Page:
Dartmouth has been keenly aware of the importance of student workshops since 1944, when the workshops were founded. Originally funded by Aileen Osborn Webb, a patron of the arts, as part of the School for American Craftsmen, the workshops were made permanent at Dartmouth even after the program had moved on to other universities. Dartmouth is one of the only schools in the country that offers such workshops without requiring students to be enrolled in the arts classes to which they correspond.
Georgantes spoke to the intention of the workshops to give students a break from the harrowed experience of academic evaluation, as well as to provide a setting for experiential learning.
“[Dartmouth] wanted to create a place for [its] students to explore their creative sides without the constraints of grades,” Georgantes said. “So much of Dartmouth and its classical liberal arts concepts focus on the Greek ideal of body, mind and spirit. The idea behind this was that students could have a break from academia [while] also exercising their brain in a way that explores creative expression.”
Swanson echoed the sentiment, describing the workshops as a place where students can relieve stress through exercises in creativity.
“For some people, it’s just really meaningful to try a creative pursuit without worrying about a grade or having to complete a course because people can use the studio as much as they want to — on their own time, on their own schedule,” Swanson said.
Elder also noted that despite seeing themselves as beginners, many students who create in the workshops become artists without even realizing it.
“A lot of students who would never consider themselves artists are making decisions about design and form and texture and proportion, and they’re artists from that point of view, but I don’t think they would ever think of themselves that way or decide to make art otherwise,” Elder said. “It’s kind of an investigation down that road of creating something out of nothing just from your imagination.”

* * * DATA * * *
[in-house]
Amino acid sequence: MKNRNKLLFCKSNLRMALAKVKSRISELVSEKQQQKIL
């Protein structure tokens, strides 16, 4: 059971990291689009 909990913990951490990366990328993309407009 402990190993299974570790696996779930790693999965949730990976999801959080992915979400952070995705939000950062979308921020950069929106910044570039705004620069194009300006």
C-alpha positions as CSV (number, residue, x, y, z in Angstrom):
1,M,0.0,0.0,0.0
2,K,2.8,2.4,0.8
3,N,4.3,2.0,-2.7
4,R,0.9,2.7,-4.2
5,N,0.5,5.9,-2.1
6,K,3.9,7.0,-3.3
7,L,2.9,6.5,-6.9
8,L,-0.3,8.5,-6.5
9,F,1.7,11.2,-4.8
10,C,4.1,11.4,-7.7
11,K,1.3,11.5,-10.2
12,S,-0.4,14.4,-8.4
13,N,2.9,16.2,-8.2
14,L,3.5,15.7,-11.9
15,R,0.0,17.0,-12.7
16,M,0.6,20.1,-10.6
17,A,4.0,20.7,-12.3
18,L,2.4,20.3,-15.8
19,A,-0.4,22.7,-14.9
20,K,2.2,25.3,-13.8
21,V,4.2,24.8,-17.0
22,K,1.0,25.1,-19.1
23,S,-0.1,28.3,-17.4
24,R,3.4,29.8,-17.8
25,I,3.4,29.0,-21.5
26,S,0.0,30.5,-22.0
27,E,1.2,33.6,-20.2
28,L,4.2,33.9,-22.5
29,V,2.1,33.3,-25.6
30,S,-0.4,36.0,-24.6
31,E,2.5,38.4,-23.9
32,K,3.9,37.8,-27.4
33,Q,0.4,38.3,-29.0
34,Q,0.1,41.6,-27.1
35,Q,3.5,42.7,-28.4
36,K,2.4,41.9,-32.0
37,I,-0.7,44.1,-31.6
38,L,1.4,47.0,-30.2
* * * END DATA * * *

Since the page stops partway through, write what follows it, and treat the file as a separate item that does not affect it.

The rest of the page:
He described her experience making a chair in the woodshop and the ways in which the process of making served a vehicle for self-expression among her peers.
“I thought it was so cool to see how all of my classmates had their own idea[s], and no [two] chair[s] looked even remotely alike,” she said. “All of us had really different ideas and processes that got us to the final product. It was really satisfying.”
While the architecture classes at Dartmouth ensure that the woodshop is always filled with students making chairs, there are also a variety of people working creating such objects as tables, bookshelves, kayaks and musical instruments. In the jewelry studio, students create rings, earring, necklaces and bracelets — Georgantes even mentioned a student this summer who created a metal grille and a group of students who created an artificial hip joint. In the ceramics studio, many students create utilitarian objects like mugs and bowls.
If one thing is for sure, the ability to create may be inherent to us all. The only thing stopping us from “making” is ourselves.